As pharmaceutical knowledge improves and a prescription ordering service helps patients with a growing number of complex conditions, more people are taking a combination of medications to treat certain conditions.
This is not a problem on its own, but the more medications that are taken, the greater the risk of side effects caused by problematic polypharmacy, defined by the NHS Specialist Pharmacy Service as prescribing or taking more medicines than are clinically appropriate.
Whilst there is no specific number of medications that would describe polypharmacy, the most accepted number of prescription medicines that would qualify is five or more. There are 8.4m people in England according to an NHS review that are prescribed this on a regular basis.
The concern is that with prescription medications, in particular, there is an increased risk of taking two medicines or taking a medicine in combination with another substance that had a harmful side effect.
Here are some common combinations that should be avoided if at all possible.
Warfarin And Cranberry Juice
Warfarin is a commonly used blood thinning medication that reduces the risks and effects of blood clots.
However, this also means that a lot of other parts of a person’s diet and lifestyle need to be taken care of as well to avoid taking medication that could cause them to bleed more heavily.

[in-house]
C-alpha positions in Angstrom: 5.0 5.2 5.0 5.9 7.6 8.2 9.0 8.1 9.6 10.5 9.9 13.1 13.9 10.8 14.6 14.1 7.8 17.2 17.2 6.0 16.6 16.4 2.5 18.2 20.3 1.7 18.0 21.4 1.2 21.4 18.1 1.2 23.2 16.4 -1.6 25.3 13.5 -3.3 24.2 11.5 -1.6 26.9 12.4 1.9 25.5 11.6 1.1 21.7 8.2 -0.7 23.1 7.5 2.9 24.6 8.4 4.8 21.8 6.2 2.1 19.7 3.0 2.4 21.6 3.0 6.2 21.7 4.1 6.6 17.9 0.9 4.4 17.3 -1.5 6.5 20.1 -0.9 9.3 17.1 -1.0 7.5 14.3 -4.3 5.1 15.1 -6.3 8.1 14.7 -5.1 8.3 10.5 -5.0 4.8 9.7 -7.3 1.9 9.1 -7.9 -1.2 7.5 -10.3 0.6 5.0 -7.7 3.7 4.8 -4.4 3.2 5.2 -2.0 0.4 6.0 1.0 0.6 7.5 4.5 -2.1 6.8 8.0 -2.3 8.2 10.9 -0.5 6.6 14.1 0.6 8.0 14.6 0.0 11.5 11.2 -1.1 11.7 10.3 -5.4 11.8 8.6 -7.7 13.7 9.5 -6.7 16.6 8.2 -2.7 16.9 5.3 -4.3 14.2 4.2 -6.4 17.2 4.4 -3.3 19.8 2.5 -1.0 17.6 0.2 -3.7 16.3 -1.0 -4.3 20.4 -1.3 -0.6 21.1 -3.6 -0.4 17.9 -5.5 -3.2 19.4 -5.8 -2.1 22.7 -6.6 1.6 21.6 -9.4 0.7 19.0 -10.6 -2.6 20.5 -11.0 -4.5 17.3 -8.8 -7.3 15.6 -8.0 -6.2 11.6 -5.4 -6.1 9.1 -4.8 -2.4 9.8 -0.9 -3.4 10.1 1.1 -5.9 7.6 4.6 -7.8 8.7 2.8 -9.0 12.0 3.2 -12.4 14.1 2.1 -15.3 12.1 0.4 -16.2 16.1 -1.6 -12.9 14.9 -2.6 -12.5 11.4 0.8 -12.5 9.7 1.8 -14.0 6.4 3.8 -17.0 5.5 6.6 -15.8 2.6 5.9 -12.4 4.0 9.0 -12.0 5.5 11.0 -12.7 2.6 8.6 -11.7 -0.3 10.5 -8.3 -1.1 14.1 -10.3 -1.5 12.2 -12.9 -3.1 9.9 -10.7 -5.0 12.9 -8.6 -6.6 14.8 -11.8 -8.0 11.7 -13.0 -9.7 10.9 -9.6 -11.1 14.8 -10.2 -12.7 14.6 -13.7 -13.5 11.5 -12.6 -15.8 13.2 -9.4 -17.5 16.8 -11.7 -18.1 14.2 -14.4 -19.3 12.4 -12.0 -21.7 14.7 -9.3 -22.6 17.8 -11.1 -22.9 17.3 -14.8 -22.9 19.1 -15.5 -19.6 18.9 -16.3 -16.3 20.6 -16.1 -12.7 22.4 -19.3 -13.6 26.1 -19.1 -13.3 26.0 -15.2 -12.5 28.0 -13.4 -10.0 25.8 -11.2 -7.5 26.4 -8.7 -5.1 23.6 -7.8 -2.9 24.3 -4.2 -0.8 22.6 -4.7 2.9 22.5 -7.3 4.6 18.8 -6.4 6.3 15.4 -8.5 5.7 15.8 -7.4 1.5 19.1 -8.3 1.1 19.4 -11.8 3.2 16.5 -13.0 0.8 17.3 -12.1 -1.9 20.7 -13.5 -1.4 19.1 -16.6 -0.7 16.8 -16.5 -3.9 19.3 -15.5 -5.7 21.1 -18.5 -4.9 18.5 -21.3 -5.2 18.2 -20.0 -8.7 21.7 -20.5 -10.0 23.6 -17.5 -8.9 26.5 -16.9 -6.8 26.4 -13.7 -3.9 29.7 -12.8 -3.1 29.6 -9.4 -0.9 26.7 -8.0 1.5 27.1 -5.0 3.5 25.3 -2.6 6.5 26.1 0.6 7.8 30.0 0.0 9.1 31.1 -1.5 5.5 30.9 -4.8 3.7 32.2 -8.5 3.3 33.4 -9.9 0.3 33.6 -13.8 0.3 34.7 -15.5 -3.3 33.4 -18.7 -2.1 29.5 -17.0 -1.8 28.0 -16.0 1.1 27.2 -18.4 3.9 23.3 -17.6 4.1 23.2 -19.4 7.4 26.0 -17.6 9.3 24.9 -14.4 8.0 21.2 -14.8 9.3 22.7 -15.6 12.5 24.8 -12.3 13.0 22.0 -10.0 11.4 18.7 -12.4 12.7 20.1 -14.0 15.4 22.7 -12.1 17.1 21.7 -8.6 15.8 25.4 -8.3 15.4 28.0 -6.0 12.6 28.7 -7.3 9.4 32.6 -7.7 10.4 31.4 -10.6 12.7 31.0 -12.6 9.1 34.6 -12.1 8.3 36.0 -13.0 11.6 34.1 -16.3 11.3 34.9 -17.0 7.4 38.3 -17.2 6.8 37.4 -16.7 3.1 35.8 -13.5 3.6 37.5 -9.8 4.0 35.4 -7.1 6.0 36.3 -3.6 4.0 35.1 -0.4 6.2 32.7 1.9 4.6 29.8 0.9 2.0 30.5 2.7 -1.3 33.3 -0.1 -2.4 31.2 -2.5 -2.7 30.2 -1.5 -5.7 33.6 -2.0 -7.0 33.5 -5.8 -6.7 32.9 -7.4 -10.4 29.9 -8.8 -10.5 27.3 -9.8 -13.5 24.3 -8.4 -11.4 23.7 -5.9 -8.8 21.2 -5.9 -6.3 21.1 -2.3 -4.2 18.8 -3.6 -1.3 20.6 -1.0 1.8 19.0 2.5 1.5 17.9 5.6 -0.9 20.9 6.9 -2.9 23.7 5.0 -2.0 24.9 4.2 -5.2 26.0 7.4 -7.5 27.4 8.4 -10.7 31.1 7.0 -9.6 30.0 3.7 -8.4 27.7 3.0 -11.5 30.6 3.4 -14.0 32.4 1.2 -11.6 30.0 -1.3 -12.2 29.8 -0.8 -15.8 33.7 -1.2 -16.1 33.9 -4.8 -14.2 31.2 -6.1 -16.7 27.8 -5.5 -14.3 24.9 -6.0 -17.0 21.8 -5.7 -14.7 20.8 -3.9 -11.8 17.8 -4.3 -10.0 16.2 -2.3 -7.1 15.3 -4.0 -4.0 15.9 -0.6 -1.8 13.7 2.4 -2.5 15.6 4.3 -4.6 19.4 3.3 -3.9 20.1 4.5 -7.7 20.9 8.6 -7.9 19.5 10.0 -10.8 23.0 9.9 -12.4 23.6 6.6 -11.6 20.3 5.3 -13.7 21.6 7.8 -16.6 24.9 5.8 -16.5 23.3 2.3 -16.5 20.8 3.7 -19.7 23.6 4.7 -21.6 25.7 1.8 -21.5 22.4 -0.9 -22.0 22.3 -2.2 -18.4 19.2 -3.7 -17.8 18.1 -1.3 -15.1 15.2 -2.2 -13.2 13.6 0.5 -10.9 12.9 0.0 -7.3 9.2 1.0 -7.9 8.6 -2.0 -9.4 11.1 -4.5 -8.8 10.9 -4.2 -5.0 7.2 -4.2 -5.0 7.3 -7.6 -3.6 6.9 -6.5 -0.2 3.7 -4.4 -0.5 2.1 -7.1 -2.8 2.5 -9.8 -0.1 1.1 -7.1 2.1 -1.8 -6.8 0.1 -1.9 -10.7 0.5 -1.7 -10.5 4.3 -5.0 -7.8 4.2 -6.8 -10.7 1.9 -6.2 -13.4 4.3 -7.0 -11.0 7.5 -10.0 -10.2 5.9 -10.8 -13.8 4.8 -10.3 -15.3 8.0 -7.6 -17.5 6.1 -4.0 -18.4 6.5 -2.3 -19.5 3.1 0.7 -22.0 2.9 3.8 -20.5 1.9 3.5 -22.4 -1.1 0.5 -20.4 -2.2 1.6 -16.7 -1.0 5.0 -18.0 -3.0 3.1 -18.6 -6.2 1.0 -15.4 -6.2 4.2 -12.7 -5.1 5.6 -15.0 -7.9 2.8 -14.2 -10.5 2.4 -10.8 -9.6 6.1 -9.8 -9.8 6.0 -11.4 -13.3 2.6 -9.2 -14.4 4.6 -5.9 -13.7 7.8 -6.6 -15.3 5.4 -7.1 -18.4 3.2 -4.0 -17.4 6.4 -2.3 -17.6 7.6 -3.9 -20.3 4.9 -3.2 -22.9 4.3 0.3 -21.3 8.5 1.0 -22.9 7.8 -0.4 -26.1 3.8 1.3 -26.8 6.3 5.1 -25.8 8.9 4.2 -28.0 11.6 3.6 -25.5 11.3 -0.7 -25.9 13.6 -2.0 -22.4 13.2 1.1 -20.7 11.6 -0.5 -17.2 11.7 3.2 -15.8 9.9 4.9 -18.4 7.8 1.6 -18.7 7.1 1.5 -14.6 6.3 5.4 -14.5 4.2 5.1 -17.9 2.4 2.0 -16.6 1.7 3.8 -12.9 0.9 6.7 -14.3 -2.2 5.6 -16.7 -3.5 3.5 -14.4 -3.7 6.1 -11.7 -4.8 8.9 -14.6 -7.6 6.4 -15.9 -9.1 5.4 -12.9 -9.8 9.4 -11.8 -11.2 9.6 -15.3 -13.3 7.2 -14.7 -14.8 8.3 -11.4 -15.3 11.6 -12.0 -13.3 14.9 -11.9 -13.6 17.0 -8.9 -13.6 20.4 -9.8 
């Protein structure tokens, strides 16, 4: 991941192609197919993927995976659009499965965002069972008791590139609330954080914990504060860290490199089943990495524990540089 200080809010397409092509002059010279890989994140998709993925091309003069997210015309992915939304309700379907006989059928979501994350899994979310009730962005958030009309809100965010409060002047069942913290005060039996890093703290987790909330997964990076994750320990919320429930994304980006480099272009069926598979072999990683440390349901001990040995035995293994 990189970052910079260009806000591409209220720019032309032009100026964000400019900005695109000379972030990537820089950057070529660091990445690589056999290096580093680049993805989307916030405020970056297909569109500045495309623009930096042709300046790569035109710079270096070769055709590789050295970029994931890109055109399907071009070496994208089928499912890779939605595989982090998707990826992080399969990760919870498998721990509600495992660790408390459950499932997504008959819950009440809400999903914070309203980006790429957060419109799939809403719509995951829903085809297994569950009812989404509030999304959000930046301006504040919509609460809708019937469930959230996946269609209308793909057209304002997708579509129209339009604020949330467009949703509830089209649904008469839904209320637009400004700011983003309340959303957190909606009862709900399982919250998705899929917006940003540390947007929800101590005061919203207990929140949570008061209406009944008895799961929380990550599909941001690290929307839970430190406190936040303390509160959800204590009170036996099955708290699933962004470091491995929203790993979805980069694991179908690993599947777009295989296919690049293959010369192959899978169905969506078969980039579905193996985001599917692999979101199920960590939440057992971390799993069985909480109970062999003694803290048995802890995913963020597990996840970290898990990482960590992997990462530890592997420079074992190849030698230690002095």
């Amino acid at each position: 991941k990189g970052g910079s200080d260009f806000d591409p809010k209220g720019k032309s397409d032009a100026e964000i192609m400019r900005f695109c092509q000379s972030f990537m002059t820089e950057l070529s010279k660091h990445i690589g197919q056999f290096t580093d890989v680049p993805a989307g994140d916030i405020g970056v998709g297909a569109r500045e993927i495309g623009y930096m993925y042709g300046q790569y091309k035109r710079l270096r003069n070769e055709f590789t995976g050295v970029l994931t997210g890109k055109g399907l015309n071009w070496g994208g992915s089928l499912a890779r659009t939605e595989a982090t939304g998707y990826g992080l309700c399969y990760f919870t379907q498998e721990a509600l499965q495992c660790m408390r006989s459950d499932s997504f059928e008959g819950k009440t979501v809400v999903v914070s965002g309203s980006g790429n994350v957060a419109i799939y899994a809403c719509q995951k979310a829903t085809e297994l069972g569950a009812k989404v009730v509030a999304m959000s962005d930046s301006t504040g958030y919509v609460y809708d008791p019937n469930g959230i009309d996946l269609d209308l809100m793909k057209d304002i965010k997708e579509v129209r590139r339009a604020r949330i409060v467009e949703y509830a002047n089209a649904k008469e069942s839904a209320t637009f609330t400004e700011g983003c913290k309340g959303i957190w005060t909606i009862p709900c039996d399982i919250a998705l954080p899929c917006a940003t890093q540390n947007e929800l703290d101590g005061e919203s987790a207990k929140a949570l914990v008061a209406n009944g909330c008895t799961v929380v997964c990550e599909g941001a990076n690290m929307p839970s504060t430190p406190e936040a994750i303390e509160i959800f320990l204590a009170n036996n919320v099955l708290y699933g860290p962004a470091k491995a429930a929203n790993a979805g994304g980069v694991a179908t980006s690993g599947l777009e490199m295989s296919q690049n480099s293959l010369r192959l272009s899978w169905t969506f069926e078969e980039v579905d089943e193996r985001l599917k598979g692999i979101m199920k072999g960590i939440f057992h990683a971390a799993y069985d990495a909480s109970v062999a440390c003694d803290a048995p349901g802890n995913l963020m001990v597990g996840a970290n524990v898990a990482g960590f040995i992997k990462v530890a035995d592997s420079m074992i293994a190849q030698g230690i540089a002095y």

This means that warfarin has a huge number of medicines and foods that can affect it, such as food and drink with a lot of vitamin K(which includes avocado, mature cheese, broccoli, liver and olive oil), as well as grapefruit and cranberry juice.
A lot of common medicines such as aspirin and ibuprofen also react with warfarin, which means there is a real chance of having multiple foods and medicines that affect a single drug and significantly increase the risk of bleeding.
Lisinopril And Bananas
Lisinopril is a medication that helps to treat high blood pressure and heart failure and can sometimes be used in an emergency to help keep someone alive after a heart attack.
However, it also increases the levels of potassium in your blood, which if taken with supplements or large amounts of potassium-rich foods such as bananas can lead to hyperkalemia that can lead to life-threatening heart problems.
What makes this concerning is that in most cases when blood pressure medication is recommended, potassium-rich diets are similarly suggested and this serves as an antithesis to this.
Opiates And Alcohol
An all-too-common cause of overdose and potentially lethal side effects is taking opiates in combination with substances that contain alcohol, in part because so many prescription medications are affected by alcohol in one way or another.
This is in part because alcohol naturally impairs memory and brain function, meaning that it can be easy to simply forget when you last took prescription medication, but with opiates, there is a more concerning combined effect.
The combination can create a feeling of euphoria or greater pain relief but in practice enhances the sedative effect of both substances, which can lead to overdose, respiratory depression and potentially lethal consequences.